June 29, 1998 - US Embassy in Australia: U.S. and China Sign Peace Corps Agreement

Peace Corps Online: Peace Corps News: Directors of the Peace Corps: Mark D. Gearan: August 11, 1995-August 11, 1999 : Gearan: June 29, 1998 - US Embassy in Australia: U.S. and China Sign Peace Corps Agreement

By Admin1 (admin) on Wednesday, September 24, 2003 - 2:36 pm: Edit Post

U.S. and China Sign Peace Corps Agreement

U.S. and China Sign Peace Corps Agreement

U.S. and China Sign Peace Corps Agreement

Accord Reached During Presidential Visit

Beijing, China, June 29, 1998 -- The United States and China signed an agreement today establishing a formal framework for the Peace Corps program in China. President Clinton, in China for a state visit, applauded this development.

"This agreement represents an important step forward in building the bonds of friendship between the American and Chinese people. As in the other 80 countries where they work, Peace Corps Volunteers in China reflect the finest traditions of Americans' idealism and pragmatic approach to assisting others," Clinton said.

Peace Corps Director Mark Gearan, in China as a part of the Official Presidential Delegation, said that volunteers' work in China is particularly significant. "At the dawn of the new century, it is critically important that people-to-people relations, such as those promoted by Peace Corps volunteers, receive the same attention that has traditionally been devoted to government-to-government relations," Gearan said.

Twenty-one new Peace Corps volunteers arrived Sunday night to begin two-year assignments in Sichuan province, where the Peace Corps has operated on a pilot basis since 1993. The 36 volunteers currently serving in China teach English to college students who are expected to become middle school English teachers in the rural areas of the province, as well as to medical students studying English to enhance their professions.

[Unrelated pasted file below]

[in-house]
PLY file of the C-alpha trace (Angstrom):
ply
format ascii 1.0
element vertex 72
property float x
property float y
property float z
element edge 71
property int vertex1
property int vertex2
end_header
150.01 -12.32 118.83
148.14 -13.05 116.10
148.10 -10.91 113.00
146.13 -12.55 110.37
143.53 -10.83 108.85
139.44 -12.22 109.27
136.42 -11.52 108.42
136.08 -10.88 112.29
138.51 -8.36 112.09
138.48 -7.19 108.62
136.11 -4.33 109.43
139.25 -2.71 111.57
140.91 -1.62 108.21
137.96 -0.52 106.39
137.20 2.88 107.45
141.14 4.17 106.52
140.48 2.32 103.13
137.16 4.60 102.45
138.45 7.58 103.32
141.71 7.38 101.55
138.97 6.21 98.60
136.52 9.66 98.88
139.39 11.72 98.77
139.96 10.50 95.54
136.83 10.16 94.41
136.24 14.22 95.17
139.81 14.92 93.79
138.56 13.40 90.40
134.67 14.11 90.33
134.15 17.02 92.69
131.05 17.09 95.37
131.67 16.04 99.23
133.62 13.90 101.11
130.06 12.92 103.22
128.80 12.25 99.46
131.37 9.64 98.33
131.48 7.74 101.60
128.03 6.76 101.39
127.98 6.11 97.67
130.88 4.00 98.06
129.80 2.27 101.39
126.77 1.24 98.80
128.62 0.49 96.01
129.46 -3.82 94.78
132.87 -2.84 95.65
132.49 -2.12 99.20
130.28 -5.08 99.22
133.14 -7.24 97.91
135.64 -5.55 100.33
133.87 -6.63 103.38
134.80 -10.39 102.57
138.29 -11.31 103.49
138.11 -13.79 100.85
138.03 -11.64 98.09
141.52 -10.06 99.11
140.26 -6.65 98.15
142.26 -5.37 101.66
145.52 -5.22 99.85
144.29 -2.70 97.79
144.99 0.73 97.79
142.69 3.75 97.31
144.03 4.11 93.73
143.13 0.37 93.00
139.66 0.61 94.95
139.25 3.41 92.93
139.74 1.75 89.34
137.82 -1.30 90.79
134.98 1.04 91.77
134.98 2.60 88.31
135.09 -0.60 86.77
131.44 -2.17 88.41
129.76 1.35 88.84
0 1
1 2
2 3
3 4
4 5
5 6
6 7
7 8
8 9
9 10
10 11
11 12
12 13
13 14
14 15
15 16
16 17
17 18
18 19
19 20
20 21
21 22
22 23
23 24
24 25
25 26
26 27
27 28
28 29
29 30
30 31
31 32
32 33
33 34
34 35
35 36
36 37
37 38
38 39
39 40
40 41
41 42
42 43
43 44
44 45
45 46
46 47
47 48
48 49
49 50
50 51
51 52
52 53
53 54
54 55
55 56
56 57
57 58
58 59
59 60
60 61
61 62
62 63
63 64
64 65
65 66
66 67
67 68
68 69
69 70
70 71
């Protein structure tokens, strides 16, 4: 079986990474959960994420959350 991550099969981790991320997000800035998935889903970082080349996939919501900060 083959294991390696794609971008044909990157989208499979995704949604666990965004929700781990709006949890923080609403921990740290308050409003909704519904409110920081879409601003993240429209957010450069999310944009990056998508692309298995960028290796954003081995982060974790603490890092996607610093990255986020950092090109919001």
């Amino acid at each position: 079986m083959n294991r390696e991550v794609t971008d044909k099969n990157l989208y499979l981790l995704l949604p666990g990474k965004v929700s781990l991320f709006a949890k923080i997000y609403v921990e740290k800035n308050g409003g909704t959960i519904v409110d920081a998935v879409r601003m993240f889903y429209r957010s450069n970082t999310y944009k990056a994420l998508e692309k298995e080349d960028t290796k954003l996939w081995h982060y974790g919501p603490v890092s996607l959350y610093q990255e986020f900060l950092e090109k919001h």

Americans' interest in the Peace Corps remains strong, with inquiries from prospective volunteers increasing more than 10 percent over the past year. President Clinton has proposed expanding the Peace Corps to 10,000 volunteers by the year 2000. The proposed increase in the agency's funding would be the largest increase since the 1960s.

About 6,500 Peace Corps volunteers are currently at work in 81 countries, helping to fight hunger, bringing clean water to communities, expanding opportunities through education, protecting the environment, encouraging small business development, and preventing the spread of AIDS. More than 150,000 Americans have served in the Peace Corps since 1961.

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Story Source: US Embassy in Australia

This story has been posted in the following forums: : Headlines; Peace Corps Directors - Gearan; COS - China



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